A 2016 survey revealed that the average American spends more than 200 hours on the road driving. Research director from the AAA Foundation for Traffic Safety, Jurek Grabowski states that this is equivalent to seven 40-hour weeks at the office. Since we spend so much of our lives on the road, companies are developing more efficient ways to travel. The Internet of Things (IoT), along with big data and artificial intelligence, are the key areas where the biggest advances are being made. They have already started making an impact in other industries such as financial services and manufacturing, through smart cash points and embedded devices.
The IoT is at the forefront of innovations in road and transport, with Carlo Ratti, of Carlo Ratti Associati, looking to create a smart highway program that can gather environmental and traffic data over a span of 1,500 miles. Ratti’s team aims to reimagine streetlights as a nest for drones that can send text messages to oncoming vehicles and warn them of any road accidents or heavy traffic. This has the potential to turn a highway into a real-time information network like Waze.
In the future, it will be possible for roads to generate power from passing traffic. R&D Magazine report that engineers from Lancaster University in the UK, are looking to integrate smart materials into road construction. Materials like ‘piezoelectric’ can be embedded in road surfaces to harvest and convert vehicle vibration into electrical energy. The engineers estimate that if two to three thousand cars pass in an hour, it can generate around one to two megawatts per kilometer. This amount of energy should be enough to power up to 4,000 street lamps.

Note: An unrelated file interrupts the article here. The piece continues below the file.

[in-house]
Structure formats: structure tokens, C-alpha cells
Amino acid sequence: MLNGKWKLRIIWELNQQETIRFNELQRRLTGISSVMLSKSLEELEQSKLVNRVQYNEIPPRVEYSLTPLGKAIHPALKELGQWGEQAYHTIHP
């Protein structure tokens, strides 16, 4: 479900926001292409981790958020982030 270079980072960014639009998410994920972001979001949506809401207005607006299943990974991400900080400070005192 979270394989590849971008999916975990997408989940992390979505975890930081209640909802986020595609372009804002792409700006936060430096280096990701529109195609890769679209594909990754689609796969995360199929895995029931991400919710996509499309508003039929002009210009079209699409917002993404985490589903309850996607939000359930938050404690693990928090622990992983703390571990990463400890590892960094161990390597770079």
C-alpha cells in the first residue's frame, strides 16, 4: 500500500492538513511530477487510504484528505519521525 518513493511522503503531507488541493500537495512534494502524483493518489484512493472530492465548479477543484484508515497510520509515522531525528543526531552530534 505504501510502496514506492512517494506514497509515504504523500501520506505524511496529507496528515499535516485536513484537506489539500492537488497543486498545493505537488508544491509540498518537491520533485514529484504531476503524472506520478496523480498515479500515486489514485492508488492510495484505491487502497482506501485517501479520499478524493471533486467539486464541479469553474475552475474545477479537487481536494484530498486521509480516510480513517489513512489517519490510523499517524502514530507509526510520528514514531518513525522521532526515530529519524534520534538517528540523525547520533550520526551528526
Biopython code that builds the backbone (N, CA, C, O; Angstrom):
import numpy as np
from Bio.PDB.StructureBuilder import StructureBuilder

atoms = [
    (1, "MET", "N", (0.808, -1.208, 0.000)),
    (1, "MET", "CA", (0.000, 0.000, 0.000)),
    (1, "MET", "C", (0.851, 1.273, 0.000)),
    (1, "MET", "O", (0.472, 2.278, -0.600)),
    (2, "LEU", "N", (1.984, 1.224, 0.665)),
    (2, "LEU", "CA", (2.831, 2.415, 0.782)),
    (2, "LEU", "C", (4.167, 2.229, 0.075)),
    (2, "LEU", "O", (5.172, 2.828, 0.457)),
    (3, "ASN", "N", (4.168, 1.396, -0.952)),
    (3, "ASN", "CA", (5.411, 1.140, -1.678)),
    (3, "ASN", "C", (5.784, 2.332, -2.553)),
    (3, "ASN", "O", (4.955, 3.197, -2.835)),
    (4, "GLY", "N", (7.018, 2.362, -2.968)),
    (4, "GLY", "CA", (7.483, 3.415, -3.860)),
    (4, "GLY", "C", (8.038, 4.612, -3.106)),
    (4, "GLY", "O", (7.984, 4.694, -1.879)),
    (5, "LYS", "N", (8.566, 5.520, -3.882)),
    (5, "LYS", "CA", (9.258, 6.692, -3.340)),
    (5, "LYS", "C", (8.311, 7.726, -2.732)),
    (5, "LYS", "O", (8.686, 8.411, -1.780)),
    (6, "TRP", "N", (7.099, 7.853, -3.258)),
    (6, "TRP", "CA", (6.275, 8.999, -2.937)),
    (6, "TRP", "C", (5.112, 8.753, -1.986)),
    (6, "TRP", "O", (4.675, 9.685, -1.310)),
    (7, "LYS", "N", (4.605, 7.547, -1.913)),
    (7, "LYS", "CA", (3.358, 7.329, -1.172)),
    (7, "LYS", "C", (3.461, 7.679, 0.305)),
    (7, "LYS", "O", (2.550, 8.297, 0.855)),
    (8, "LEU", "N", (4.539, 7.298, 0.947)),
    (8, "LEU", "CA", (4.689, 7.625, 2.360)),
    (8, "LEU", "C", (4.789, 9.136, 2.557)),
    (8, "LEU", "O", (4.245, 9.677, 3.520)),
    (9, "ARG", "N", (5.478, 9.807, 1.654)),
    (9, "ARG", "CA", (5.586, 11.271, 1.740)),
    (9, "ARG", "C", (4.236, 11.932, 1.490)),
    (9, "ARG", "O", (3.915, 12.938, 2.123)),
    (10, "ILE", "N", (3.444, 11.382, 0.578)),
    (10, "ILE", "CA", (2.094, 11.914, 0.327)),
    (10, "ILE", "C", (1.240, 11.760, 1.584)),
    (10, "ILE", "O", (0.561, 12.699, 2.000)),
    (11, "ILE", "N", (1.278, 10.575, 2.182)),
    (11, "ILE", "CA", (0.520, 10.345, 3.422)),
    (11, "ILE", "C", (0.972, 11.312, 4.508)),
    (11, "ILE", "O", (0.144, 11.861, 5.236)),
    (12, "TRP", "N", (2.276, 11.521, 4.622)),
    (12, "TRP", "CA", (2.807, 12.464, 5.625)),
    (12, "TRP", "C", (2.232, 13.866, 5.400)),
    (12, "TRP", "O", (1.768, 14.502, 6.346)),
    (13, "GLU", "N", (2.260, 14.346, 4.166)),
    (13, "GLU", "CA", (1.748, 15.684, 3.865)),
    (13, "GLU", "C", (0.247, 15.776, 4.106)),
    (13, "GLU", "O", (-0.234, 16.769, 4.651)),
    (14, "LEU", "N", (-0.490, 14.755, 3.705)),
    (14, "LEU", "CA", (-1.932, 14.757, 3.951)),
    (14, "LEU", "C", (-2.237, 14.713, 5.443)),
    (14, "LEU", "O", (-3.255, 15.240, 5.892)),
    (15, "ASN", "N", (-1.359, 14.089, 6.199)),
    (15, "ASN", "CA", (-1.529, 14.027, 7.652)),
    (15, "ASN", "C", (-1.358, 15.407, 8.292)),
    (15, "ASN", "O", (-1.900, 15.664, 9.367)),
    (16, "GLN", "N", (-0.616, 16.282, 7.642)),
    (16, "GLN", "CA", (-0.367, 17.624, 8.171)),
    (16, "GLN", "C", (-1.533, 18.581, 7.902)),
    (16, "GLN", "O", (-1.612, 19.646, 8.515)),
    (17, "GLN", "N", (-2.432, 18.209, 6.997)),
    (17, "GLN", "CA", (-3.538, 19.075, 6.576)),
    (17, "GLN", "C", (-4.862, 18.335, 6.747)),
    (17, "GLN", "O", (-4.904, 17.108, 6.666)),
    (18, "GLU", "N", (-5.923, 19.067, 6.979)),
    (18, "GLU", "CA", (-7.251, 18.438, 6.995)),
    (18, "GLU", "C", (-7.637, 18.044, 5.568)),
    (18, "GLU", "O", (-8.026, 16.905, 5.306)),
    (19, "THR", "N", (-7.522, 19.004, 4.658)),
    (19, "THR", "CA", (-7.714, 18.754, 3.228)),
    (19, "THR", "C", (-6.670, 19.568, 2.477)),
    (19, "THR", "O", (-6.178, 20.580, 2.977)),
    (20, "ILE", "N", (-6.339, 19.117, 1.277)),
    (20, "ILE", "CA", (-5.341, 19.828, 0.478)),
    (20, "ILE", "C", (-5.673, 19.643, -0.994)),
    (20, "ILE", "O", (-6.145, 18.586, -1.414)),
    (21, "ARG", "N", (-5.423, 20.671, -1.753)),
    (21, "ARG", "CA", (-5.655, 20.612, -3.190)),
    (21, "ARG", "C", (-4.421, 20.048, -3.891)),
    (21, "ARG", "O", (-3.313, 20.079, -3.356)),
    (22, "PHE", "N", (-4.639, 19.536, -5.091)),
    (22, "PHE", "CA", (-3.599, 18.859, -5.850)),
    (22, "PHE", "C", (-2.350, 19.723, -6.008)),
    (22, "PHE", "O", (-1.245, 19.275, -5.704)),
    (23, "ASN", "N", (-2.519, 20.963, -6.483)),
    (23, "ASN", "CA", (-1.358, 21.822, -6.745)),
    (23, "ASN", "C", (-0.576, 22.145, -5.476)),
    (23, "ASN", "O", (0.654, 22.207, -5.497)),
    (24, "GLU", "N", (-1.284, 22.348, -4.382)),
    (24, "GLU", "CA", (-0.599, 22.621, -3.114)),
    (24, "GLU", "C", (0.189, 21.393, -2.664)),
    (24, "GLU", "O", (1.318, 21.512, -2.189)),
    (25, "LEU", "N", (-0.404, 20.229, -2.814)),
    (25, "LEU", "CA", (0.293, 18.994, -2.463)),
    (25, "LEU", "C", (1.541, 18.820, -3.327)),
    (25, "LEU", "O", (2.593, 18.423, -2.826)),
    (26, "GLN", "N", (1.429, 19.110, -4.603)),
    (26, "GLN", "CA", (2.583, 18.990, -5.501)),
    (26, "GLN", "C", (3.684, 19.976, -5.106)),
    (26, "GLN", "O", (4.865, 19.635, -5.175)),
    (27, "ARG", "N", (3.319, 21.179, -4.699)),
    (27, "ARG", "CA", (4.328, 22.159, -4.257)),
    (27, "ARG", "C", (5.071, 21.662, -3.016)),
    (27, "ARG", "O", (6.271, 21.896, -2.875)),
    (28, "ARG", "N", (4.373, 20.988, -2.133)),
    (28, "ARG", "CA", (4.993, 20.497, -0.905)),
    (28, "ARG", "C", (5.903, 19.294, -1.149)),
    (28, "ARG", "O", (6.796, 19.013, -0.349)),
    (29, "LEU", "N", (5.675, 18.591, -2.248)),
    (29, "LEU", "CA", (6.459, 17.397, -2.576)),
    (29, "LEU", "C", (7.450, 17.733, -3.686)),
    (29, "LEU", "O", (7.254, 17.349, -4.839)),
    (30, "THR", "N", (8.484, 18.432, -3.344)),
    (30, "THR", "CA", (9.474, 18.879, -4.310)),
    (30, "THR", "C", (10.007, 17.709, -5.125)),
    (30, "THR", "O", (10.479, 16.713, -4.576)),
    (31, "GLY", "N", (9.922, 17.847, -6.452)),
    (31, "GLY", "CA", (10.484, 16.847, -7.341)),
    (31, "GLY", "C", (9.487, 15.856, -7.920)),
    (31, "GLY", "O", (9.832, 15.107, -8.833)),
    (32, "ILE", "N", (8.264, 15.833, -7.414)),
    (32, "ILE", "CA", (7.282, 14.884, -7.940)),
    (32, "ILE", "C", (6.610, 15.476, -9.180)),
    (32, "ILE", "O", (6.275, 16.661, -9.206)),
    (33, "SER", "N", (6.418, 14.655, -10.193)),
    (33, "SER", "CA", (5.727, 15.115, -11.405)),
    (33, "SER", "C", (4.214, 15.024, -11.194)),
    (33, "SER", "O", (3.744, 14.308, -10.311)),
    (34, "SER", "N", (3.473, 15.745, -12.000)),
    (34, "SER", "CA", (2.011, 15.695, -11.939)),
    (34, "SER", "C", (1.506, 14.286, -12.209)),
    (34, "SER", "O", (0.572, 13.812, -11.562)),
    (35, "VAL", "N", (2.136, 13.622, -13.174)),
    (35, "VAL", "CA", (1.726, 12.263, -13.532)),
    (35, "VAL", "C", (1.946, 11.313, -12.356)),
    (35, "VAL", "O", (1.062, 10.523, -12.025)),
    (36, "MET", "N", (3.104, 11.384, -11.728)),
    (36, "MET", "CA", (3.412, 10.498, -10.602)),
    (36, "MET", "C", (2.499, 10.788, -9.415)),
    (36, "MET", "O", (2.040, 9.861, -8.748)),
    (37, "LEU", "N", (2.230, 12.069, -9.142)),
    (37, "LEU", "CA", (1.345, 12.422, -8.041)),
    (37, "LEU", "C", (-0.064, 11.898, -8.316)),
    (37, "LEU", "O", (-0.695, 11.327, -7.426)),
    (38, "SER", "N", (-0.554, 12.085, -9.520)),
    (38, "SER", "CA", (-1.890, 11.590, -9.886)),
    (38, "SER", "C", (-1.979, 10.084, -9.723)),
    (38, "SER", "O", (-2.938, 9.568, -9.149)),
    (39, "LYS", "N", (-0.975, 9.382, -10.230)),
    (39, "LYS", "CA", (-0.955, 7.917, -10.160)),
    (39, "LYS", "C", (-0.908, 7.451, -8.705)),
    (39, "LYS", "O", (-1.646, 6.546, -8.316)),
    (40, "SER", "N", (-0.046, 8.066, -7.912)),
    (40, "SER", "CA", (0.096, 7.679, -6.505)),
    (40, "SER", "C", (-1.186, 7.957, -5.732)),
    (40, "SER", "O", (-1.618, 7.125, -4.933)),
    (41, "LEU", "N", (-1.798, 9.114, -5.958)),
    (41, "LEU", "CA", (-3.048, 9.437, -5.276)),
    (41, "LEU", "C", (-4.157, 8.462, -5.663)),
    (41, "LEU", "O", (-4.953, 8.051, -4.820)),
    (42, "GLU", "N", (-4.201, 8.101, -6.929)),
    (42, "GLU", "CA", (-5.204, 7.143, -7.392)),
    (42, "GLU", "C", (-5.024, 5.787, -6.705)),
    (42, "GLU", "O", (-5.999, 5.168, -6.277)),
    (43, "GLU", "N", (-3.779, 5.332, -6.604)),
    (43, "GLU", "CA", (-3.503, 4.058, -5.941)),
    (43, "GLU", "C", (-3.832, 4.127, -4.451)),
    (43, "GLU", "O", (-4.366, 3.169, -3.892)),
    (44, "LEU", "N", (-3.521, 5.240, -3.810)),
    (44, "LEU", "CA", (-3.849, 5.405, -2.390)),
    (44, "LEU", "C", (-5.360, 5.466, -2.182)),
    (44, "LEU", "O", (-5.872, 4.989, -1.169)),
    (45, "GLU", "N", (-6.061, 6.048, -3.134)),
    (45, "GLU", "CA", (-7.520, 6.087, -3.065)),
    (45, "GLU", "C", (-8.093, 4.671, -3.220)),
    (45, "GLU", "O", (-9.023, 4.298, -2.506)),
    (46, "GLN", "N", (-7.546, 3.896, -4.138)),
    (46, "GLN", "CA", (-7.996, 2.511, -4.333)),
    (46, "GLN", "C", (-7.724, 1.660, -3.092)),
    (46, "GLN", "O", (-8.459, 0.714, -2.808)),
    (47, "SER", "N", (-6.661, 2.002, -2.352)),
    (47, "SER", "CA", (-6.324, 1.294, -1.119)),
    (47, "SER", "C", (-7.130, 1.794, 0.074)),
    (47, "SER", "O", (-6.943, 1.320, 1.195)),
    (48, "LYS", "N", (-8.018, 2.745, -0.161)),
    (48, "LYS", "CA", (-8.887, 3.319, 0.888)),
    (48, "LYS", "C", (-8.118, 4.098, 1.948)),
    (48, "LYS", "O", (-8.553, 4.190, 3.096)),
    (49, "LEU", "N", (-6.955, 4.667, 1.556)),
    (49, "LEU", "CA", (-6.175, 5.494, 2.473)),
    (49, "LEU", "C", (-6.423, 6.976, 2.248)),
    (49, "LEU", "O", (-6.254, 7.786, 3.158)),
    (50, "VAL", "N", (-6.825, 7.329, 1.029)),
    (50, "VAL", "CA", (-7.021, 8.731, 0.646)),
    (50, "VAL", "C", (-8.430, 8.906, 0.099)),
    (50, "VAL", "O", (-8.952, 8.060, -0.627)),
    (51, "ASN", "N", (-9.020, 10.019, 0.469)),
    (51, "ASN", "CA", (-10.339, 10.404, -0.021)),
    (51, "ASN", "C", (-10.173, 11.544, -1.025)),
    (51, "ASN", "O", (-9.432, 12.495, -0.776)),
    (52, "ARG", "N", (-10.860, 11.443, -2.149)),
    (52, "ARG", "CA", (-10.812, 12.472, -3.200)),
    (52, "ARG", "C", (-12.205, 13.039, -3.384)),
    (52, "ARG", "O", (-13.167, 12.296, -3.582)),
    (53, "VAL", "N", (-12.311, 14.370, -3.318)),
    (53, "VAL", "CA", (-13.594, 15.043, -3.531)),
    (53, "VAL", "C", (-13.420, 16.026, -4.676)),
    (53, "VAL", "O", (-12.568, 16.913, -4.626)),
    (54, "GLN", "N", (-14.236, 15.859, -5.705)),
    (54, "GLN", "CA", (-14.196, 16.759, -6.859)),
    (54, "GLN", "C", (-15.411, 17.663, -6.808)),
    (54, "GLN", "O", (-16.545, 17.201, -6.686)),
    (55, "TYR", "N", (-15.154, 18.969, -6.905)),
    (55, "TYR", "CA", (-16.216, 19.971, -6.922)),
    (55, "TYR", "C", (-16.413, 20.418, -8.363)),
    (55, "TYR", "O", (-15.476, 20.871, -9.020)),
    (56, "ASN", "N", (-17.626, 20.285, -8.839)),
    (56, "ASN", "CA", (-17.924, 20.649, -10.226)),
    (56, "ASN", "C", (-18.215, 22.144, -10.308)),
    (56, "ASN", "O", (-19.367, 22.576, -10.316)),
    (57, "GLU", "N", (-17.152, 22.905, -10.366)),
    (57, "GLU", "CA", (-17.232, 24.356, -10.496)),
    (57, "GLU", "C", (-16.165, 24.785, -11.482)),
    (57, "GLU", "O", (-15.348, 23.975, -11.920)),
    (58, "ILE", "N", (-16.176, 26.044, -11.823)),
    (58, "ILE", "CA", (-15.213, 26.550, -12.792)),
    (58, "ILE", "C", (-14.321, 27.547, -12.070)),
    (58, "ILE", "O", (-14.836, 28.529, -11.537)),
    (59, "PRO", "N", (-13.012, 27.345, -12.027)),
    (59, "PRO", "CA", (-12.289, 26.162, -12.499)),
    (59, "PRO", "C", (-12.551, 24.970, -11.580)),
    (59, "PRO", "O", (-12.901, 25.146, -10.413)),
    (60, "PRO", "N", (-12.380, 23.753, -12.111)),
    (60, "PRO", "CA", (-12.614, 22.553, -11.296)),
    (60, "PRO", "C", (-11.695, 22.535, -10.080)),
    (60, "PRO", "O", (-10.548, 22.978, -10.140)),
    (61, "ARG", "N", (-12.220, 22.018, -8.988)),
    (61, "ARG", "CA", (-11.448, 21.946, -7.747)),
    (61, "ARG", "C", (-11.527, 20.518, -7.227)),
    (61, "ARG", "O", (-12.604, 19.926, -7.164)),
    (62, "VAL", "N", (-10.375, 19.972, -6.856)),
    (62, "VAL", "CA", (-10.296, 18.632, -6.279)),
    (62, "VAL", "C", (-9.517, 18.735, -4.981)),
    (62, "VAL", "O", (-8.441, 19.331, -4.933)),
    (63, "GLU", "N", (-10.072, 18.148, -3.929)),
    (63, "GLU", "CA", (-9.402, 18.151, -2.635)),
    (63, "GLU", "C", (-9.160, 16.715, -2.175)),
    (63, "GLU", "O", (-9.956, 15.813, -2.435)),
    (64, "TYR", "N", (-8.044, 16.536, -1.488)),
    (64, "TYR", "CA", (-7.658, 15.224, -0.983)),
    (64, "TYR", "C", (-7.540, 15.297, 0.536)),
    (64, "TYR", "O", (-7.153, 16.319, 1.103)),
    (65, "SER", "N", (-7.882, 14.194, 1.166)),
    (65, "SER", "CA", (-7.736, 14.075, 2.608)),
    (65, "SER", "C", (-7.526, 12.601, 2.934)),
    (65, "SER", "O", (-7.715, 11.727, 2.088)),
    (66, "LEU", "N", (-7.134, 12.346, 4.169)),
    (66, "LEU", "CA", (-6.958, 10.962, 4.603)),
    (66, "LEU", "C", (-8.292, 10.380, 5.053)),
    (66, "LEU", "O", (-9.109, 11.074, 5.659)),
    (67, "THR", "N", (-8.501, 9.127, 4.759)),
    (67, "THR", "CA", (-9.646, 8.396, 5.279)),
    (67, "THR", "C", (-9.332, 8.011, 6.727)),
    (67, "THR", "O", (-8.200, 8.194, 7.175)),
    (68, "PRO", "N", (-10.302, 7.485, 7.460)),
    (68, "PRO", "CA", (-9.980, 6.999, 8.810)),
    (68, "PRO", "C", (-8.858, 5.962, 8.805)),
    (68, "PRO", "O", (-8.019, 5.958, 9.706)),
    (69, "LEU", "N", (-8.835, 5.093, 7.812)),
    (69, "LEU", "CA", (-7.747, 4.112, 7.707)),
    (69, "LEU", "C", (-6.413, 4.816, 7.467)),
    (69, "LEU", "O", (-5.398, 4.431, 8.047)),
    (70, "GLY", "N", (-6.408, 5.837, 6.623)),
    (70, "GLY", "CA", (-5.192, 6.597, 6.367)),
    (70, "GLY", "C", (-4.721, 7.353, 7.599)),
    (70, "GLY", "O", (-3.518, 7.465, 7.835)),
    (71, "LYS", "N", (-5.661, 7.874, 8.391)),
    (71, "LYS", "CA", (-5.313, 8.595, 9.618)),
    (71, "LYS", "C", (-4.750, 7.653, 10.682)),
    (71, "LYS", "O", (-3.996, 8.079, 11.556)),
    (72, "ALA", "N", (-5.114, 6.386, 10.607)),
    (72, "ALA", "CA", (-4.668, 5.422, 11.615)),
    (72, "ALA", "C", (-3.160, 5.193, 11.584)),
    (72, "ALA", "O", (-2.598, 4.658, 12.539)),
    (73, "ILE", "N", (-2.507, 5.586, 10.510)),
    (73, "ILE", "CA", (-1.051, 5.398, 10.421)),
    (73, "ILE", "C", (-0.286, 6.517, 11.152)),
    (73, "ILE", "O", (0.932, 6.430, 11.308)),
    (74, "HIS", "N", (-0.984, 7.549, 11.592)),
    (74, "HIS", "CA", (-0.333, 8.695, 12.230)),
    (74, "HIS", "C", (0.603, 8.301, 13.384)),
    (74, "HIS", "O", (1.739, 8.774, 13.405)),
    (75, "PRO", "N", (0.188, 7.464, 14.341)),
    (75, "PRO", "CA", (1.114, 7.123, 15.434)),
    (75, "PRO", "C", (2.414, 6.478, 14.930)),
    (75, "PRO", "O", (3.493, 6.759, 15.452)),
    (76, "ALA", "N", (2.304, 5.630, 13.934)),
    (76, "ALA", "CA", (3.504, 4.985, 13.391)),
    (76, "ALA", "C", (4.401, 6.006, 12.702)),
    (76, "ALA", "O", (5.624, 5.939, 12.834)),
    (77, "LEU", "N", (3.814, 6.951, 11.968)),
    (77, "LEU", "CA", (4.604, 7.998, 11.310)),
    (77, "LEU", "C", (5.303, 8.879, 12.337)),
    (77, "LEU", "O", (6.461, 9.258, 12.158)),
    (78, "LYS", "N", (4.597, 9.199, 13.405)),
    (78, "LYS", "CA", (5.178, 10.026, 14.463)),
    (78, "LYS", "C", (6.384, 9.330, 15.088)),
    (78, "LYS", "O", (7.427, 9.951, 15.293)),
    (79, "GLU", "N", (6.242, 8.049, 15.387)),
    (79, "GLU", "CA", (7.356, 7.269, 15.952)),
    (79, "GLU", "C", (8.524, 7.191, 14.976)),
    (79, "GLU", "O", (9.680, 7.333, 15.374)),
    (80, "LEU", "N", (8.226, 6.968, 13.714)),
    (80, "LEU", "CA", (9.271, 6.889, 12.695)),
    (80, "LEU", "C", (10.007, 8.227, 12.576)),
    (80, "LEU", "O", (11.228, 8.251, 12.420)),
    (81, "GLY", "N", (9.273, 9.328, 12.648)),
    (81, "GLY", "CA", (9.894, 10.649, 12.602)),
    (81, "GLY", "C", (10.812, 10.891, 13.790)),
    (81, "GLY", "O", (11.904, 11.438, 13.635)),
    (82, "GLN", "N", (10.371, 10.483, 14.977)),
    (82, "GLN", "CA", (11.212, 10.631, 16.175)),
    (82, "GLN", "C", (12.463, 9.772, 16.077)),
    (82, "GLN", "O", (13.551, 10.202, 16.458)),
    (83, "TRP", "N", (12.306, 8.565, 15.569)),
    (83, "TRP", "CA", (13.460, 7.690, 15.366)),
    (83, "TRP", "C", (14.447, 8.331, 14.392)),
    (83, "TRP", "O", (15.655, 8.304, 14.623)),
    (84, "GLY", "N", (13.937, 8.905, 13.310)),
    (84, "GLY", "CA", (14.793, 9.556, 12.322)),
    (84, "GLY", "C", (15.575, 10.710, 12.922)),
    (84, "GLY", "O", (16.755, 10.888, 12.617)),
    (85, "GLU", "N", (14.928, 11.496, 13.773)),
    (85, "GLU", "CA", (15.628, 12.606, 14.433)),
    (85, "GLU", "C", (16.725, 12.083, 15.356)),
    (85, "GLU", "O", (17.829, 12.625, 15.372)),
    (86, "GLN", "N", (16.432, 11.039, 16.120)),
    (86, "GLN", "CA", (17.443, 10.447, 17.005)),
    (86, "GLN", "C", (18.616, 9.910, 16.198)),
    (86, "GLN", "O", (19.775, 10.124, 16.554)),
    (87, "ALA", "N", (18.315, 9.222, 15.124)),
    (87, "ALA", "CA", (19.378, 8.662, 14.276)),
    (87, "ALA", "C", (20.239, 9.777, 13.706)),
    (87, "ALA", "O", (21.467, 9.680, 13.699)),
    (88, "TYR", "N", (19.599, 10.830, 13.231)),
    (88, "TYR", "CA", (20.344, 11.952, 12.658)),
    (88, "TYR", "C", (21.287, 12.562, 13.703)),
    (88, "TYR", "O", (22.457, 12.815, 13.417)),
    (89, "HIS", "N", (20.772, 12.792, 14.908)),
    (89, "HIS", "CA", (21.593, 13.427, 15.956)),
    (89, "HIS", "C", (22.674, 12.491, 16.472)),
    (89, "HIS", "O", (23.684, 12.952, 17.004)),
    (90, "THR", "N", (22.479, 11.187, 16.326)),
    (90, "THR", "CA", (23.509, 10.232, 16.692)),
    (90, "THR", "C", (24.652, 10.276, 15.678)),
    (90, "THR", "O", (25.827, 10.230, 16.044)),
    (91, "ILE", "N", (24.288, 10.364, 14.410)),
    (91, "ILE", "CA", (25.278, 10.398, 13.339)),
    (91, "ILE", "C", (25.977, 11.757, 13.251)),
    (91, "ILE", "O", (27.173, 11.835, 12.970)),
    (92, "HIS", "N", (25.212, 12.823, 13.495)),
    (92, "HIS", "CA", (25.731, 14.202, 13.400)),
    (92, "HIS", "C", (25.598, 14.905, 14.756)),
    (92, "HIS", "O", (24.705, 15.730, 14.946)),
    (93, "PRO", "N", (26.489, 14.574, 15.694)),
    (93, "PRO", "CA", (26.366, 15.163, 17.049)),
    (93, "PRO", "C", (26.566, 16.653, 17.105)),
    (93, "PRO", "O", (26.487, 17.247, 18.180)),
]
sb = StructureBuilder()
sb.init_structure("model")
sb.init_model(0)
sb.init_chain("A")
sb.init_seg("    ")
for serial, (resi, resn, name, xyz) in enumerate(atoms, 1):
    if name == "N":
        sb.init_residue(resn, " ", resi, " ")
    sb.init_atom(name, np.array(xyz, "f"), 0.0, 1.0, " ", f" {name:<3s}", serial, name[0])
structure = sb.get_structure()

Soon enough, more vehicles will incorporate the IoT and more roads will be designed to support smart cars, which will completely revolutionize how we travel. Medium has a list of connected car trends you might see in the near future. This includes AI interfaces, which can serve as a virtual assistant that responds to voice commands and effectively help drivers navigate roads. Vehicle-to-vehicle connectivity, telematics, and autonomous vehicles are also a few of the most talked about trends. Although the first driverless cars are yet to hit the road, many commercial vehicles are already using the IoT to track and improve delivery times.
The best example of this is in the trucking industry. The Federal Motor Carrier Safety Administration mandated that commercial vehicle carriers must use Electronic Logging Devices (ELDs) to record a driver’s duty status. The field service management page on Verizon Connect details how commercial drivers are now linked to their workplace through smart devices and automated reporting. This allows fleet companies to easily monitor their drivers in order to schedule their work times more accurately, which saves on time and fuel. This can save hours of wasted time and generate billions of dollars because of increased efficiency and productivity. This same connected smart tech will form the foundation of smart roads in the future when personal vehicles are also linked to an IoT network.
These current positive results are the reasons why more and more tech companies are in the race to create smarter roads and vehicles.